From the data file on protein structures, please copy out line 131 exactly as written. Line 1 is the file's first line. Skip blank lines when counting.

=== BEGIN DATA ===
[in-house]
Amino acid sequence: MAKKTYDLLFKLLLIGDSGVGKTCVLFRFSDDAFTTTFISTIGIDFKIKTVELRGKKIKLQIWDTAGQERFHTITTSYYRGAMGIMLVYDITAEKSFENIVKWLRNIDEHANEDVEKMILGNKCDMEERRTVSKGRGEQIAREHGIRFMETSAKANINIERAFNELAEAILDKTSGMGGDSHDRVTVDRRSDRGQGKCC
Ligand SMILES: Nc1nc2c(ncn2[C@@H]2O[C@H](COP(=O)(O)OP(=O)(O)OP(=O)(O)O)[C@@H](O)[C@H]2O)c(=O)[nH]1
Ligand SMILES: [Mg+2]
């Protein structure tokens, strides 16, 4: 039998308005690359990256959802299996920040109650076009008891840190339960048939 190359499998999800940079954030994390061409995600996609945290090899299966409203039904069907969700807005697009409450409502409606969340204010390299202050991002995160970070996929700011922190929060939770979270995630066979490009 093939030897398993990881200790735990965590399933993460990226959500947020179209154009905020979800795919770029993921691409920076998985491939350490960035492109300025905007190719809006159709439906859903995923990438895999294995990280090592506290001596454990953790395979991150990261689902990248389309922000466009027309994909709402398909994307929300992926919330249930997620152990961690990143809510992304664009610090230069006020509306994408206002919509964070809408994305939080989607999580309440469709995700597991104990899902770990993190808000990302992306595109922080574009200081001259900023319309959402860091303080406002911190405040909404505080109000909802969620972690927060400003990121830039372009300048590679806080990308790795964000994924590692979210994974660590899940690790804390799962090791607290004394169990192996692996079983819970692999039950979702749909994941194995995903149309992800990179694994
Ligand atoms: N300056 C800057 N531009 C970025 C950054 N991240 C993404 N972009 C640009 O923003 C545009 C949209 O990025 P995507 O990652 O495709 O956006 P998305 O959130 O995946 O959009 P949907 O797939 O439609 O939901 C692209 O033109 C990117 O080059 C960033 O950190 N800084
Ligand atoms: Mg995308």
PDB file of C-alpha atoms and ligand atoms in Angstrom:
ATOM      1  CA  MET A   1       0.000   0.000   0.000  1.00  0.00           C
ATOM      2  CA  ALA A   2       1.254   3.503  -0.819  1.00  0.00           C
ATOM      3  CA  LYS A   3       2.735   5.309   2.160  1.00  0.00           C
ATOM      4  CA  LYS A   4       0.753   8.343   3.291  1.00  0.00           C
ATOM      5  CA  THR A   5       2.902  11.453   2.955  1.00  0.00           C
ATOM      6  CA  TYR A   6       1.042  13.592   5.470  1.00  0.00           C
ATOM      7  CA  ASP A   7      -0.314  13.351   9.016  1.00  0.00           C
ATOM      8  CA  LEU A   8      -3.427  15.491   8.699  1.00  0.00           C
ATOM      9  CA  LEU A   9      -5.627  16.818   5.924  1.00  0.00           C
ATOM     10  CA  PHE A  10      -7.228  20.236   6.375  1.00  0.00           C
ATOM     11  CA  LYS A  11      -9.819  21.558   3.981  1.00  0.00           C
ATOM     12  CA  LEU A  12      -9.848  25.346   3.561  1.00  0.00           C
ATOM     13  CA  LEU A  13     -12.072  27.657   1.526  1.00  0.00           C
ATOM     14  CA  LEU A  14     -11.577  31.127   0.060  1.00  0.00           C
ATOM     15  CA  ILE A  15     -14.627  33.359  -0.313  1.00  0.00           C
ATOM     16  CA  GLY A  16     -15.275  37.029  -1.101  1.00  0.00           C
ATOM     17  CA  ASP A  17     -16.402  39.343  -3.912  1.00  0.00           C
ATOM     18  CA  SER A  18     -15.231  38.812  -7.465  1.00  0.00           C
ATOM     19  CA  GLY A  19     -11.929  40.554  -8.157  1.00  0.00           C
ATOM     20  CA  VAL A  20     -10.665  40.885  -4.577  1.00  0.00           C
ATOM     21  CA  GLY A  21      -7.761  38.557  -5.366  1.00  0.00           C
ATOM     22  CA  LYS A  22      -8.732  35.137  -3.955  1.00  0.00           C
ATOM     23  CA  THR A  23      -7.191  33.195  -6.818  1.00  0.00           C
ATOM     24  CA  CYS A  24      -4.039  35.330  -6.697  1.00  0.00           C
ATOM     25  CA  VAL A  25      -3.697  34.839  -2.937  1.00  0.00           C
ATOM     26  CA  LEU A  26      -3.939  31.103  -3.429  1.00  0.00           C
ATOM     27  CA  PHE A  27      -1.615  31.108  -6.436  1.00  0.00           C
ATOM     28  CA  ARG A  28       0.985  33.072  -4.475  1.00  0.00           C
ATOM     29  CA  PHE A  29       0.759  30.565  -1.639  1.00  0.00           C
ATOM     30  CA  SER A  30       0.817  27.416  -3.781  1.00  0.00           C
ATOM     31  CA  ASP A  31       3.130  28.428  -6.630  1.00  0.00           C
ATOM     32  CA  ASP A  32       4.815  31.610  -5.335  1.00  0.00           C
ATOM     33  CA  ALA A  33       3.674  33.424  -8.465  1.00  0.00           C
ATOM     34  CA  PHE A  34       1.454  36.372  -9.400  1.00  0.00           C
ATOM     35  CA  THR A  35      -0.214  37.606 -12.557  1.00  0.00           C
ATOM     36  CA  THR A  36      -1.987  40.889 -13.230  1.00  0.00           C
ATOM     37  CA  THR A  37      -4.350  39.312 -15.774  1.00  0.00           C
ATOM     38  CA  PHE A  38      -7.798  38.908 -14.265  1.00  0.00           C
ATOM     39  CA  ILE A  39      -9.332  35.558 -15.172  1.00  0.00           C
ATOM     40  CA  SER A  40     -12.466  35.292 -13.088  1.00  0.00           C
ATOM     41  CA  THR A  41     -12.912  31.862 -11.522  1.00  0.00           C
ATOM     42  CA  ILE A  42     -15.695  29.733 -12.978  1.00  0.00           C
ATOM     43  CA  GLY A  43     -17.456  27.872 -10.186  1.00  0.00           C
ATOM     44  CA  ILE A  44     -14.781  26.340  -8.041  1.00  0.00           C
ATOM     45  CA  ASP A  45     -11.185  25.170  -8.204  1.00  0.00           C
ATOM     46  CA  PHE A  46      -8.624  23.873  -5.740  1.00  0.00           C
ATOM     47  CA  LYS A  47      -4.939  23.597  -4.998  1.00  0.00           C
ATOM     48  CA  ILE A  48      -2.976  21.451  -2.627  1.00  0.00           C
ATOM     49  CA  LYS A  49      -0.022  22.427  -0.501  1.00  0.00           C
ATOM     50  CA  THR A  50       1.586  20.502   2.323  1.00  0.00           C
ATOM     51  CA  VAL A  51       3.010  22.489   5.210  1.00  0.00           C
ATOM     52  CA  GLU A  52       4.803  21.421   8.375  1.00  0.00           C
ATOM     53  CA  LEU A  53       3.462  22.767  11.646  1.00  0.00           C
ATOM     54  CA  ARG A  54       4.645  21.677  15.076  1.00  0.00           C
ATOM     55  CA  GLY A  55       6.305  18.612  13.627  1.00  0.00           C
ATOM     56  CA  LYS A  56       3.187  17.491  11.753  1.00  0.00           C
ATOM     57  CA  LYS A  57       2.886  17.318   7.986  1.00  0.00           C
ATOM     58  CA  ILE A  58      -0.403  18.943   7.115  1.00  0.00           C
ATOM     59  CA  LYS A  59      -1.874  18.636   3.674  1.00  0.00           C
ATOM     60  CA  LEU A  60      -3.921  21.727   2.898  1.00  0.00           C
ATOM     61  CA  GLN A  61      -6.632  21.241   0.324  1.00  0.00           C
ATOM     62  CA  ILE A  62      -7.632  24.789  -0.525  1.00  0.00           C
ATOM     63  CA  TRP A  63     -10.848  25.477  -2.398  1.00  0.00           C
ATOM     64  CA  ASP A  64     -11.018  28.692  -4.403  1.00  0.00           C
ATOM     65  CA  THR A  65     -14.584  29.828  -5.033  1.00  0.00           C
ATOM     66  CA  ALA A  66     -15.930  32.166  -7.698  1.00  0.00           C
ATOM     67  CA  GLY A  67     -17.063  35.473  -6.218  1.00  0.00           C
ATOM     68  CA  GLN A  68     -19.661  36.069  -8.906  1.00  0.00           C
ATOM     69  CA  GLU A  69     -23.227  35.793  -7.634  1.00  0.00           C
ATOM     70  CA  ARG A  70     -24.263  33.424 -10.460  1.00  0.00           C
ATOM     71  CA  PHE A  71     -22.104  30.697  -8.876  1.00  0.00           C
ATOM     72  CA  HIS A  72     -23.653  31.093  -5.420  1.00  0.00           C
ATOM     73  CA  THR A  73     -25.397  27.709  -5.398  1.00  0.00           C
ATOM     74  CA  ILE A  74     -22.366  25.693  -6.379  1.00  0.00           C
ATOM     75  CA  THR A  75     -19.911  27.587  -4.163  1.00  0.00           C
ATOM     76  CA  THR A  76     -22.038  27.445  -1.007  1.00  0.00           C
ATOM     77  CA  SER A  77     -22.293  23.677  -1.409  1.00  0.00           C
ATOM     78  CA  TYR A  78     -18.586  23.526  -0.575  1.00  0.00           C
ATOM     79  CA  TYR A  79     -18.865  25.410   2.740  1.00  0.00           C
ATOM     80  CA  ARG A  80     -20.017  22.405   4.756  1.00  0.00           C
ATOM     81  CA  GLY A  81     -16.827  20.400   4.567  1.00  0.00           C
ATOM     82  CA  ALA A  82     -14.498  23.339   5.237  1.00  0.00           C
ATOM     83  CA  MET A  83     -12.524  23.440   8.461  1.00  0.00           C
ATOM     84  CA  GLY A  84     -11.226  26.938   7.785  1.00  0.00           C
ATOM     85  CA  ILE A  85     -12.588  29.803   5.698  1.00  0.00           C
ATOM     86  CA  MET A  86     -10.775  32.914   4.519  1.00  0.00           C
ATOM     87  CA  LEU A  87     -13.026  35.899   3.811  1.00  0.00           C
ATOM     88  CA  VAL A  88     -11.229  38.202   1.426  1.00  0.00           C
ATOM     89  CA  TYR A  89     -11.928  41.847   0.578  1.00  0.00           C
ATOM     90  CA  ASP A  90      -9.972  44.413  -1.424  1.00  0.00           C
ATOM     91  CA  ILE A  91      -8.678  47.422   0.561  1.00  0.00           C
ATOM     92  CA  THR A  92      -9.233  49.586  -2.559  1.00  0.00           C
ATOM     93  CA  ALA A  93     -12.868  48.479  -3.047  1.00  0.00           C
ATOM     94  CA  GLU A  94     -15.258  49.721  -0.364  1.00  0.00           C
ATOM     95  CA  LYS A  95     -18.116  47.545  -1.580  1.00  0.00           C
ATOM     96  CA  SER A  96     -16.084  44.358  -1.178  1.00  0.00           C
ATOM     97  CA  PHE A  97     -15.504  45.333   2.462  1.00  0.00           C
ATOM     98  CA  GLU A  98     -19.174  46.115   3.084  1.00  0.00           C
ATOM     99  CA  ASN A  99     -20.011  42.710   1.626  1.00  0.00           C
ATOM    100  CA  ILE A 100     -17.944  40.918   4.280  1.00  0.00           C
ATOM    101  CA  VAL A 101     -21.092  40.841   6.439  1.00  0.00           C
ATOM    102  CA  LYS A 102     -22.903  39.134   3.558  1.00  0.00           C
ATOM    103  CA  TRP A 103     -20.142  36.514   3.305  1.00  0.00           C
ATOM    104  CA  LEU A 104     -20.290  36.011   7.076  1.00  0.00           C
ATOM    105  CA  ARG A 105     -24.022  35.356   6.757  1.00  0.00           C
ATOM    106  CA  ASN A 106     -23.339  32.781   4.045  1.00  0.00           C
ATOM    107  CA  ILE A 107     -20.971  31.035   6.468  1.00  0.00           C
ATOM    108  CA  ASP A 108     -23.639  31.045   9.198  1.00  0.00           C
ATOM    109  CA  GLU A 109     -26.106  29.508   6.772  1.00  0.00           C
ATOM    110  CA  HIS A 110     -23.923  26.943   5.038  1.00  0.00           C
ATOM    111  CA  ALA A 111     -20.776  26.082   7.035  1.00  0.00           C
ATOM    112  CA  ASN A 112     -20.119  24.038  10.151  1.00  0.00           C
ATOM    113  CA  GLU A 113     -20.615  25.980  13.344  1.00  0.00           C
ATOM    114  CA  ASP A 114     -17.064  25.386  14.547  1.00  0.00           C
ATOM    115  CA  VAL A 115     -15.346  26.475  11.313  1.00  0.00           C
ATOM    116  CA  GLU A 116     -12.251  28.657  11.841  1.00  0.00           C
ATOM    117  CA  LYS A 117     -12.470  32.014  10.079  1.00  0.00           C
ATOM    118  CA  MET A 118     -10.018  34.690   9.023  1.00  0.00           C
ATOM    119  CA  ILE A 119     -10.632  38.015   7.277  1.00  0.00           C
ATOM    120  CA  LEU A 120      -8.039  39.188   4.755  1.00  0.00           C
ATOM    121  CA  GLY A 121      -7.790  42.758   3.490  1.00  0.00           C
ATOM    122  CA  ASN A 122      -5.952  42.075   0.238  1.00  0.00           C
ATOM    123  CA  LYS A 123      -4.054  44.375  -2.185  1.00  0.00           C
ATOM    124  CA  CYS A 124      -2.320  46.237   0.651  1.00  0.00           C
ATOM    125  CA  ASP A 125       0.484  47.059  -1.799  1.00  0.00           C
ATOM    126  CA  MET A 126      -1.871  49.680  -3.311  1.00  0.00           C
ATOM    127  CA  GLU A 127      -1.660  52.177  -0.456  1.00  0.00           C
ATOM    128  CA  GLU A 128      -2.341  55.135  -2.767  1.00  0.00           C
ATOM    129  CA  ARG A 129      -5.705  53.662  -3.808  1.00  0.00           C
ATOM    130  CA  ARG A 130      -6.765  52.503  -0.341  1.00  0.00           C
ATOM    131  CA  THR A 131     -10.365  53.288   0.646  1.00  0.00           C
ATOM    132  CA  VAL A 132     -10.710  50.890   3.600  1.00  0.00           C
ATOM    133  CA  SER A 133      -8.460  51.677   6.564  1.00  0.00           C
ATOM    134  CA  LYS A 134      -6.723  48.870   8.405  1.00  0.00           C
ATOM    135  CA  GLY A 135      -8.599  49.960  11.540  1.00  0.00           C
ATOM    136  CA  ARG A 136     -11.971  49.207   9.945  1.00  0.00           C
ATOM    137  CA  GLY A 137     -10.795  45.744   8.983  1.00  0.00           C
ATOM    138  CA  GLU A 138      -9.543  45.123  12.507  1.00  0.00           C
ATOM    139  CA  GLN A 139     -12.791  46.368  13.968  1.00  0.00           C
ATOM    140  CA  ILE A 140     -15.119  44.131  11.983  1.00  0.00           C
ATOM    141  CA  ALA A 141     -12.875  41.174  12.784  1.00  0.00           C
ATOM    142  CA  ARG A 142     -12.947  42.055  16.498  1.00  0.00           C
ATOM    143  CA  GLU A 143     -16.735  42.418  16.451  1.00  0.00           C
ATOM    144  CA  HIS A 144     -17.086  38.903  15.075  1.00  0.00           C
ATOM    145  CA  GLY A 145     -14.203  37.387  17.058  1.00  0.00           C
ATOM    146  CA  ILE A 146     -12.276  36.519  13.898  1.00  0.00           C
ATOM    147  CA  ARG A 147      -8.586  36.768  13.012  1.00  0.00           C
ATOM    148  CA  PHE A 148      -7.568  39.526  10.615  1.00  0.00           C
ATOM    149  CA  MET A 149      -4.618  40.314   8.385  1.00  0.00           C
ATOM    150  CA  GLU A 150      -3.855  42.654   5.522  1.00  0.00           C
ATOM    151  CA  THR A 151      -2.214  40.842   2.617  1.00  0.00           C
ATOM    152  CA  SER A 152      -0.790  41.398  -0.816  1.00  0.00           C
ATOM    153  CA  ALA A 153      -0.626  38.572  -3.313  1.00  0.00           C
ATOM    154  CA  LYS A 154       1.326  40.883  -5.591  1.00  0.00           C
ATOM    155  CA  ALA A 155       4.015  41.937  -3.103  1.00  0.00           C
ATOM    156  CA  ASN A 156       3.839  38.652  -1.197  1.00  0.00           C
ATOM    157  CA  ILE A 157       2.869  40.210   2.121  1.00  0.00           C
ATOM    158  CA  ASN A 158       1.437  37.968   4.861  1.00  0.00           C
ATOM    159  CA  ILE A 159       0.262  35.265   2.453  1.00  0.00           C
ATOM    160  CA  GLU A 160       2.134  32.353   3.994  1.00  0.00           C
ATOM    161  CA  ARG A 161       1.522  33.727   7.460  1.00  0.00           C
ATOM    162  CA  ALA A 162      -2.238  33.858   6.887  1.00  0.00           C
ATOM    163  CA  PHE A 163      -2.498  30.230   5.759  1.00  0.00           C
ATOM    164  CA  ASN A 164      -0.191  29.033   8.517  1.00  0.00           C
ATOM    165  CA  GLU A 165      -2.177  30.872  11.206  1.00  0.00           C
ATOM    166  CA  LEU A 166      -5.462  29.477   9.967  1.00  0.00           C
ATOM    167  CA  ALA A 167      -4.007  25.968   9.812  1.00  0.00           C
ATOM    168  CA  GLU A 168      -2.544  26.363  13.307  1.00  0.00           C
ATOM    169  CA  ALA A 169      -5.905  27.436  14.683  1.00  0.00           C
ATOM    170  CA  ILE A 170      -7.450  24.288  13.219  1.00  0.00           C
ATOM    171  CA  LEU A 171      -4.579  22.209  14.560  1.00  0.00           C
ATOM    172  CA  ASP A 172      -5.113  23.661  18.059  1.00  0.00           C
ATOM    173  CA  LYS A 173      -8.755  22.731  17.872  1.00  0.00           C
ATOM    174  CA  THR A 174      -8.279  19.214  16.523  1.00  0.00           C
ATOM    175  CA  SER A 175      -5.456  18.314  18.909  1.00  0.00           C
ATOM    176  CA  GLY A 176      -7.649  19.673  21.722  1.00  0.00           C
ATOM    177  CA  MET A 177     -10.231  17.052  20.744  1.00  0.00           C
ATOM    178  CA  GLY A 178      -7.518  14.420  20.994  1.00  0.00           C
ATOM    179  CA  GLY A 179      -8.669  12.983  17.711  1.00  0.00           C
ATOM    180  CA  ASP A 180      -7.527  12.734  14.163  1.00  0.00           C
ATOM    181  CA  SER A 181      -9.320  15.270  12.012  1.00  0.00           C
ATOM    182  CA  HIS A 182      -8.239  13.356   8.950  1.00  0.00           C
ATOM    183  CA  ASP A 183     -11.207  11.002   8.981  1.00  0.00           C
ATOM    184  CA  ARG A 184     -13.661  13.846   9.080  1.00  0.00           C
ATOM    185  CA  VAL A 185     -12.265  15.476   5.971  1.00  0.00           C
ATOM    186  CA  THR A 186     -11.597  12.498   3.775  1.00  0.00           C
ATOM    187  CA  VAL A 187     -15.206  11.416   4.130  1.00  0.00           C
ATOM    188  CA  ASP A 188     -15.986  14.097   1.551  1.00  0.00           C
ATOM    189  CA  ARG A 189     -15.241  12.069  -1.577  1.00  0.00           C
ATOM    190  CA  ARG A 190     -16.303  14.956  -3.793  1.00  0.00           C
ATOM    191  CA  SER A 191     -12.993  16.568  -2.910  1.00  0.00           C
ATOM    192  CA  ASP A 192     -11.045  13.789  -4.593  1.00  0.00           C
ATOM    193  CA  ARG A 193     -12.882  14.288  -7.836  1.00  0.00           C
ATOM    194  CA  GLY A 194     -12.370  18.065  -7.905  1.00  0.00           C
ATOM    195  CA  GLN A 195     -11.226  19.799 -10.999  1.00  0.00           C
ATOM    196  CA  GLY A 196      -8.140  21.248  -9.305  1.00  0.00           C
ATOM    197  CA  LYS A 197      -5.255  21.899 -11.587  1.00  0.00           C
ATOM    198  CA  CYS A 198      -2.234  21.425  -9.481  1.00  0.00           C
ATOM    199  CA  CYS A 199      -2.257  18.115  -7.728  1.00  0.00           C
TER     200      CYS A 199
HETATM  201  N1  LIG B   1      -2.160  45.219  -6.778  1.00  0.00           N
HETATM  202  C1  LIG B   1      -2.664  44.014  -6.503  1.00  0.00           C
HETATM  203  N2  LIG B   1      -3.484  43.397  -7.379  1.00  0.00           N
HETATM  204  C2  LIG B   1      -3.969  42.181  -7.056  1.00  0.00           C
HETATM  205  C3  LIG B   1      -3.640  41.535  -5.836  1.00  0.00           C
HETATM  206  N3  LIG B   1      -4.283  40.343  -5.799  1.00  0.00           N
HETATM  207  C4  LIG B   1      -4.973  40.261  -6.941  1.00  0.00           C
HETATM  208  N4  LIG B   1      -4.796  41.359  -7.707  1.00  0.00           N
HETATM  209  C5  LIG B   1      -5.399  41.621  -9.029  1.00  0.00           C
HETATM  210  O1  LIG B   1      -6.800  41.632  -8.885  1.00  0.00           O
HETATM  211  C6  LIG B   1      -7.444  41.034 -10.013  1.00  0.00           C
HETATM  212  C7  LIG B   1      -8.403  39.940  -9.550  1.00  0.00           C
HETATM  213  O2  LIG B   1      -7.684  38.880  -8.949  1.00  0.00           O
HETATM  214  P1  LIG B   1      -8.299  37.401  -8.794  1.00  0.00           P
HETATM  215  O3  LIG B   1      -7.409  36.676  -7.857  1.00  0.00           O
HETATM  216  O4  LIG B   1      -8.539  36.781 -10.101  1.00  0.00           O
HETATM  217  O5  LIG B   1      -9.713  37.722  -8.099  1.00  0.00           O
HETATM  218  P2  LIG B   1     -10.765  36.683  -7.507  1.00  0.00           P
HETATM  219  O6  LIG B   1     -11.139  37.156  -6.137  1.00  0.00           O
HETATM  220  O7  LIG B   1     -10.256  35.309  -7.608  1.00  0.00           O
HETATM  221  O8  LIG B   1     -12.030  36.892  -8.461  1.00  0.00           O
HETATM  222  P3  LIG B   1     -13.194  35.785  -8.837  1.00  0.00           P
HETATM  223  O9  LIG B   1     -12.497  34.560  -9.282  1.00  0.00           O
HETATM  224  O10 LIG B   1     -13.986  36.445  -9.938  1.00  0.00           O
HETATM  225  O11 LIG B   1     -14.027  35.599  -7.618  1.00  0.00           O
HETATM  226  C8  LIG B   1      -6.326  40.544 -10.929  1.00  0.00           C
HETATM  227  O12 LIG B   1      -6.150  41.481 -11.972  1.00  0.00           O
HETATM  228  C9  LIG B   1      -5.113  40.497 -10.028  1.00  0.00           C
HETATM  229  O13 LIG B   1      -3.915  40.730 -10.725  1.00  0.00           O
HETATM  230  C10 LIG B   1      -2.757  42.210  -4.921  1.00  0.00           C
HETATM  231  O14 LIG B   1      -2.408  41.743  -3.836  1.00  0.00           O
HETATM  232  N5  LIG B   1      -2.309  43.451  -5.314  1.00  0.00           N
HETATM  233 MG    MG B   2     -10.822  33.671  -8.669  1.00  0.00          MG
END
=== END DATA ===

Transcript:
ATOM    123  CA  LYS A 123      -4.054  44.375  -2.185  1.00  0.00           C